Those long-time readers of the trail  will know my ongoing interest and frustration with the world of behavioral metrics . While it often seems intuitive to the casual observer, signals gleaned from user interactions are often noisy for search engineers (bounce rates for example ). It isn't always self-evident given individual factors, what exactly the data may mean. From many studies done it seems that one would need a larger number to get any type of truly meaningful data.
Add to that the problem, once again, of policing new signals in an effort to reduce web spam, and we can start to see the problems that would require greater processing.
We've also seen more in the area of query analysis as we've seen with the QDF (query deserves freshness ), real-time search efforts and other temporal data elements over the last 4-5 years. These approaches combined with rise of social means the potential was there.
It simply requires better processing abilities. Just look at the myriad of ranking signals available here. 
Time to wake up
What's changed? Well, for me at least, it all began in 2006 with the Big Daddy infrastructure update  at Google. This is when the real depth of behavioral elements, in the form of personalization, came into their own (supposition peeps, only the Googlers know for sure). It continued along on the trail towards link liberation, which only became more possible with the rise of social networks/media that gave even more possibilities.
We're now looking at the next major infrastructure update (that we know of) in the form of Caffeine . The interesting part about this one is that it has been accompanied by an apparent need for speed. To me, this further implies that Google is looking to get the most from their systems to deal with ranking/indexing methods beyond PageRank centric approaches.
One thing we know already is that the recently implemented "personalization  for all" signals a move toward behavioral and social signals (implicit and explicit user feedback) beyond anything we've seen before.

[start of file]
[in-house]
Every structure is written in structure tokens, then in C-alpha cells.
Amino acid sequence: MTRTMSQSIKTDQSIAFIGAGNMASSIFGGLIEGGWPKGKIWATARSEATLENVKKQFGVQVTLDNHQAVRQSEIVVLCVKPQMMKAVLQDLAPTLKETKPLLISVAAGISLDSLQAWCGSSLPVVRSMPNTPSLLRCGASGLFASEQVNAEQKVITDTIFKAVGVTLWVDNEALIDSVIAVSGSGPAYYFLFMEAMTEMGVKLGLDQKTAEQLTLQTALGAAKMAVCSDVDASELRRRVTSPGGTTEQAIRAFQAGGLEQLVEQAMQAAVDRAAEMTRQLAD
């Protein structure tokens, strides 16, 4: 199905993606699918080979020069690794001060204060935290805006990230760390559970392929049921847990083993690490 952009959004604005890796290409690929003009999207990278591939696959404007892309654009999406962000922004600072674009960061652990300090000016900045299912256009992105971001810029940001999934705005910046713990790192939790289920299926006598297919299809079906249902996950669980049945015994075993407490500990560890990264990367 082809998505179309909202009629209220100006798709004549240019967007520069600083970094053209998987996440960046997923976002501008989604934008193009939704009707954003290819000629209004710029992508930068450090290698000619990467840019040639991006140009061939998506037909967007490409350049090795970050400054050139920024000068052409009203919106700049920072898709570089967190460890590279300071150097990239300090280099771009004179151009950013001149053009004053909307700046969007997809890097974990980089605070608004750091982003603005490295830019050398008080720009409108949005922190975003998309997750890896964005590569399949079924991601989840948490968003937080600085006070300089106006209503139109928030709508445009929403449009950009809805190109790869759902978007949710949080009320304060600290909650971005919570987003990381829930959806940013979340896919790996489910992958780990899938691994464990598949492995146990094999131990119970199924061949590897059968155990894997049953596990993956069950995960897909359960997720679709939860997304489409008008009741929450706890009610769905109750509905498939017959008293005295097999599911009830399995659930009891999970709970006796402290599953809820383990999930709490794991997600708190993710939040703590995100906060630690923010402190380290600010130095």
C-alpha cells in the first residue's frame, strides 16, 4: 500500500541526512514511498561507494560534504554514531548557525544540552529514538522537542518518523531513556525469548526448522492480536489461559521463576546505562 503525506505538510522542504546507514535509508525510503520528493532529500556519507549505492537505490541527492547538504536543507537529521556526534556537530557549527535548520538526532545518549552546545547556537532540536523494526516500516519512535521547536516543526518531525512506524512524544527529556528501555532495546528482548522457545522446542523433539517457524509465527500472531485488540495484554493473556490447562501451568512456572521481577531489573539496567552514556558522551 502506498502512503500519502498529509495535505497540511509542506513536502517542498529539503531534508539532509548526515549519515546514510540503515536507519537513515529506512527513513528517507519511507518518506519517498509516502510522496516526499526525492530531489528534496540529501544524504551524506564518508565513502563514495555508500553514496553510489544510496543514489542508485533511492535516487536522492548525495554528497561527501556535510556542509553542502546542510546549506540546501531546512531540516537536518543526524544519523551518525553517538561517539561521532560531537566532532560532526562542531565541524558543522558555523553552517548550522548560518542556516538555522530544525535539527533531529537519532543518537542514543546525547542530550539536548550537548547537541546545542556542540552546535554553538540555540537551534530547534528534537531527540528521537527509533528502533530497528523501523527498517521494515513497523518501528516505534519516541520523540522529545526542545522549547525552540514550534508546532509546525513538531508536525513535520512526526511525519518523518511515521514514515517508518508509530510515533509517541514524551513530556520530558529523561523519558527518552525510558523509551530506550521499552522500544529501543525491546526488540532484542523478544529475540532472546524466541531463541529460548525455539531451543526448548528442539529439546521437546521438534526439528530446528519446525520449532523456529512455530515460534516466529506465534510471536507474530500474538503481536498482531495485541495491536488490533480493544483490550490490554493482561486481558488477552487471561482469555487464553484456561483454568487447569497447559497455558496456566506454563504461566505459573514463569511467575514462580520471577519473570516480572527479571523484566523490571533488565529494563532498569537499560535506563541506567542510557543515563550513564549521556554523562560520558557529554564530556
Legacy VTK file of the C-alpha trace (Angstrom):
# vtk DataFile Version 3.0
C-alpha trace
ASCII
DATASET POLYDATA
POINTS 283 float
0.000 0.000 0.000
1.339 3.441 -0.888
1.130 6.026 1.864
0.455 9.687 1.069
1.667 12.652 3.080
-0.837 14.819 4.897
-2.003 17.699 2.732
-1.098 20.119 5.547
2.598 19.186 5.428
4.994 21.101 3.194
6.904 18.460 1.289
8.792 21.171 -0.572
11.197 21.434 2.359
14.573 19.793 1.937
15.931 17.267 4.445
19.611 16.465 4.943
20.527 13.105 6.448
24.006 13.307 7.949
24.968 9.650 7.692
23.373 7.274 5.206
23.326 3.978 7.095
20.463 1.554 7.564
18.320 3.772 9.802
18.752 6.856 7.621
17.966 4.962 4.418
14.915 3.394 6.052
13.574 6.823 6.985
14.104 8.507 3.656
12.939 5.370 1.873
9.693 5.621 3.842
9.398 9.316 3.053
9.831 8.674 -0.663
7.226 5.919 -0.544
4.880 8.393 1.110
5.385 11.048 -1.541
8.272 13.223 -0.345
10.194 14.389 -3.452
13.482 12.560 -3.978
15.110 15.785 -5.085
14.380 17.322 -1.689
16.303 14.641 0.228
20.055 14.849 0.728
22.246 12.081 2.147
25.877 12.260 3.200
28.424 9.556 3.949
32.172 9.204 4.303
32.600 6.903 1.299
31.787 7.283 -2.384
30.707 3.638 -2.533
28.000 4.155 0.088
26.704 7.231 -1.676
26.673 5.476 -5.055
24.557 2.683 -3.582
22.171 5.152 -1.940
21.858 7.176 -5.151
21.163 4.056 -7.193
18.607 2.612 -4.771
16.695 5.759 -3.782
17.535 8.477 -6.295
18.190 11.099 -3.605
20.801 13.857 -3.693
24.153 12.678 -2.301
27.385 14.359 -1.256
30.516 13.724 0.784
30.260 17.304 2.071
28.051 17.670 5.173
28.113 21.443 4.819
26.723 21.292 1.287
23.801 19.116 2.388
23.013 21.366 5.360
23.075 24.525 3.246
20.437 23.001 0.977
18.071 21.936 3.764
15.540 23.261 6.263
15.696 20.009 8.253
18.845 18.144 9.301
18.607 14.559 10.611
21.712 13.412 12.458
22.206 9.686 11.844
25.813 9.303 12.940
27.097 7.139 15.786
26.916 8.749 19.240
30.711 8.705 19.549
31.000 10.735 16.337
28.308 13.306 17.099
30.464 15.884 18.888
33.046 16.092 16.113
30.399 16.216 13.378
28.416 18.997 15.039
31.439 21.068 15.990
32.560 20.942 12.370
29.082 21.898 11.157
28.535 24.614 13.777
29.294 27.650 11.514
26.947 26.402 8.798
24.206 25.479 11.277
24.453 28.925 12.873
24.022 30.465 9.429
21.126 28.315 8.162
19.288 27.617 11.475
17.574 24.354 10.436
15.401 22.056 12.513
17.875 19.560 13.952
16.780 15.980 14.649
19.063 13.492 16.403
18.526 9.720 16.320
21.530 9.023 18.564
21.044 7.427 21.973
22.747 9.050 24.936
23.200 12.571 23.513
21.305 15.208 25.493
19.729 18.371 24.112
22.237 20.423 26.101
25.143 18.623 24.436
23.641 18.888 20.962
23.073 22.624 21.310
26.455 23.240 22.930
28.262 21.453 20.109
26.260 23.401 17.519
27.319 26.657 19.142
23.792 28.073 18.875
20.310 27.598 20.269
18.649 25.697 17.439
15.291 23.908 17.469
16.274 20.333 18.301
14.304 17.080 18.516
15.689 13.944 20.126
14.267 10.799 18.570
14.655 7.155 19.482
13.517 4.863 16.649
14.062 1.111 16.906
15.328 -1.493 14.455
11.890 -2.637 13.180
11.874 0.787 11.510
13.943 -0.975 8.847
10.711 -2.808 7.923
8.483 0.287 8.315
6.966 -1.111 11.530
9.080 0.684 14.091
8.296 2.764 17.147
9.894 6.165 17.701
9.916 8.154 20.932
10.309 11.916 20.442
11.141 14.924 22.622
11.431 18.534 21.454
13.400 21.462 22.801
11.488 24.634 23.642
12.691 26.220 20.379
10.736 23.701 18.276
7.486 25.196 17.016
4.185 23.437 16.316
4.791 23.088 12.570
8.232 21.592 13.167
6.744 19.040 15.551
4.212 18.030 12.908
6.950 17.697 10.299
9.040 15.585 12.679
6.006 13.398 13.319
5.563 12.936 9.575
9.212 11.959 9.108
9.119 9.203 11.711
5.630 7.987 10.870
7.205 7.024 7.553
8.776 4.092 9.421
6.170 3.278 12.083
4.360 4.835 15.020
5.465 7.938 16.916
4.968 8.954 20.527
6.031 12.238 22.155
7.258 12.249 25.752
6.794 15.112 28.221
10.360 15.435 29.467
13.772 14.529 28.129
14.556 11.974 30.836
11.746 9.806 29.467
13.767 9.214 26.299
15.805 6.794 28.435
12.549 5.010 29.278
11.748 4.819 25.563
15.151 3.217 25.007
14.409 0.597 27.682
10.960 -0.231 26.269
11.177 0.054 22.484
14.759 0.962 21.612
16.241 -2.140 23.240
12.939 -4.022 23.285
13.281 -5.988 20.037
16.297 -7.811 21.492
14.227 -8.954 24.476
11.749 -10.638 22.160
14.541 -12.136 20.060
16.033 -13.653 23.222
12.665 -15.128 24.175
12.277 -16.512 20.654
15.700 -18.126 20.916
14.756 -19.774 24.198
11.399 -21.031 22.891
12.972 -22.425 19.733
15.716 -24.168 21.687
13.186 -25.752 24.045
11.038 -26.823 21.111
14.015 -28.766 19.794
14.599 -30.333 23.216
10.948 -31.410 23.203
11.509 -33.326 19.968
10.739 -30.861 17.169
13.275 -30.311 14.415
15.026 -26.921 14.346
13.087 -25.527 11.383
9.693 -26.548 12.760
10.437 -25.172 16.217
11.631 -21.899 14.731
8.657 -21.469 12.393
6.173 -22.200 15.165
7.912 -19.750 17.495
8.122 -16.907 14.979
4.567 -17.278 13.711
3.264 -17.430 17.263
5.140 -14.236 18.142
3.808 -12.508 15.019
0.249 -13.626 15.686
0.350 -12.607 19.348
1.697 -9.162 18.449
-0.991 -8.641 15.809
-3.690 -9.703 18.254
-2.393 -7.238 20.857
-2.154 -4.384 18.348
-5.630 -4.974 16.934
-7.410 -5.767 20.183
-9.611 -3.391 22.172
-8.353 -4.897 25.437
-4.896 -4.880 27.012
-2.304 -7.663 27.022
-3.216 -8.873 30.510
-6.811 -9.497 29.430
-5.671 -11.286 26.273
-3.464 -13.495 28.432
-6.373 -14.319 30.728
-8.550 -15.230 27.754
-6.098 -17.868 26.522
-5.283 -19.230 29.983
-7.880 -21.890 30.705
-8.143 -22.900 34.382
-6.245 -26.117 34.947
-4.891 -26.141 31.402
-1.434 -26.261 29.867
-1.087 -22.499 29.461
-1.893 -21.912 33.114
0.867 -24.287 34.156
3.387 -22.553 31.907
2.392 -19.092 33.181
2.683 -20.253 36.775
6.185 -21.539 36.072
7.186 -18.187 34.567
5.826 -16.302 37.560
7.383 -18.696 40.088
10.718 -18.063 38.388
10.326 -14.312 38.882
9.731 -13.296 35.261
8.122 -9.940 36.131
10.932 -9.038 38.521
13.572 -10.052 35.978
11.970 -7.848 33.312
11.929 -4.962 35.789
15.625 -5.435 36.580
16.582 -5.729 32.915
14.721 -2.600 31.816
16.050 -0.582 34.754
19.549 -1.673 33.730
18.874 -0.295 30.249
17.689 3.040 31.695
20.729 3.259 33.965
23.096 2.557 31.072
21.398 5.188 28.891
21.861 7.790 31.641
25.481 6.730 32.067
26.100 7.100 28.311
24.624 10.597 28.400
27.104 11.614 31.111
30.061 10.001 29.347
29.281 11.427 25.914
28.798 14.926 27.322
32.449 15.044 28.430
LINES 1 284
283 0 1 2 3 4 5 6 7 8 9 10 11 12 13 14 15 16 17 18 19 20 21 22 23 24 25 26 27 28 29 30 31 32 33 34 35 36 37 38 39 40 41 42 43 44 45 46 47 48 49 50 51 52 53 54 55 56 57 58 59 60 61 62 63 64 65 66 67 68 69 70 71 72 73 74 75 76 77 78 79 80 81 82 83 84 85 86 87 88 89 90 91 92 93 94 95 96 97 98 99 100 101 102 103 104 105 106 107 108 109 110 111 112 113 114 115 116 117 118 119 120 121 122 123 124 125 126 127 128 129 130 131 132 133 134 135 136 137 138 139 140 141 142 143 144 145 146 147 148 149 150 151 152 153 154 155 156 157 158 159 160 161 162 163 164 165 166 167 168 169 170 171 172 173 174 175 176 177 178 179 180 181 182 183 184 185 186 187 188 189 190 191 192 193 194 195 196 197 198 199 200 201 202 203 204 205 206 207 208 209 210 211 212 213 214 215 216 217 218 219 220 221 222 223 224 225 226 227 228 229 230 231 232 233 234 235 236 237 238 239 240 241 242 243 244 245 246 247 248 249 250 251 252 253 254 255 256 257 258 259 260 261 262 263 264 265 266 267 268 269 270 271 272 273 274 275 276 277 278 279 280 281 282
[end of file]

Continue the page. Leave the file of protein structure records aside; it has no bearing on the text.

SEO is still dead, or is it?
So, what's it all mean? There is every reason to believe that we're at the dawn of a new age where links aren't the only valuable signals. Of course, I might be wrong, but it does seem to add up. In the near future I'd say that more efforts will be made to strengthen the value of other factors, primarily:
Temporal data – Historical elements can be valuable in many ways from indexation decisions, query analysis and retrieval as well as spam detection. Sure, they've been around for some time, but deeper usage seems to be important in the direction we're headed.
Behavioral data – Given the ability of personalization to curtail spam (you can't spam yourself, there's no point) we can assume that this trend will continue. Stronger infrastructure may be in part to enable a wider delivery of these features.
Social data – Google has been fond of using the social graph, and if we look at the above points, it will play nicely with them. Unlike the more spammable "real-time" data, social data is far more trust-able. Once more, you also won't keep people in your network that are obvious spammers.
And there is actually so much more. Those are just a few that are more obvious ones. I guess the main point I am trying to make is that there is every reason to believe we're going to be seeing a shift in how Google goes about (organic) search. It seems we might just have to re-align ourselves with strategies beyond mere links, links and more links. We haven't even touched on the improvements in relevance and semantic analysis computation.
It is yet one more reason to remember that as search engines evolve, so will SEO. The demise of SEO has consistently been wrong and I can guarantee that if anything, it will become more challenging.
What do YOU believe the future of search (and ranking signals) holds? Sound off in the comments!
(Further Reading: The Ultimate Resource: The Google SEO Guide )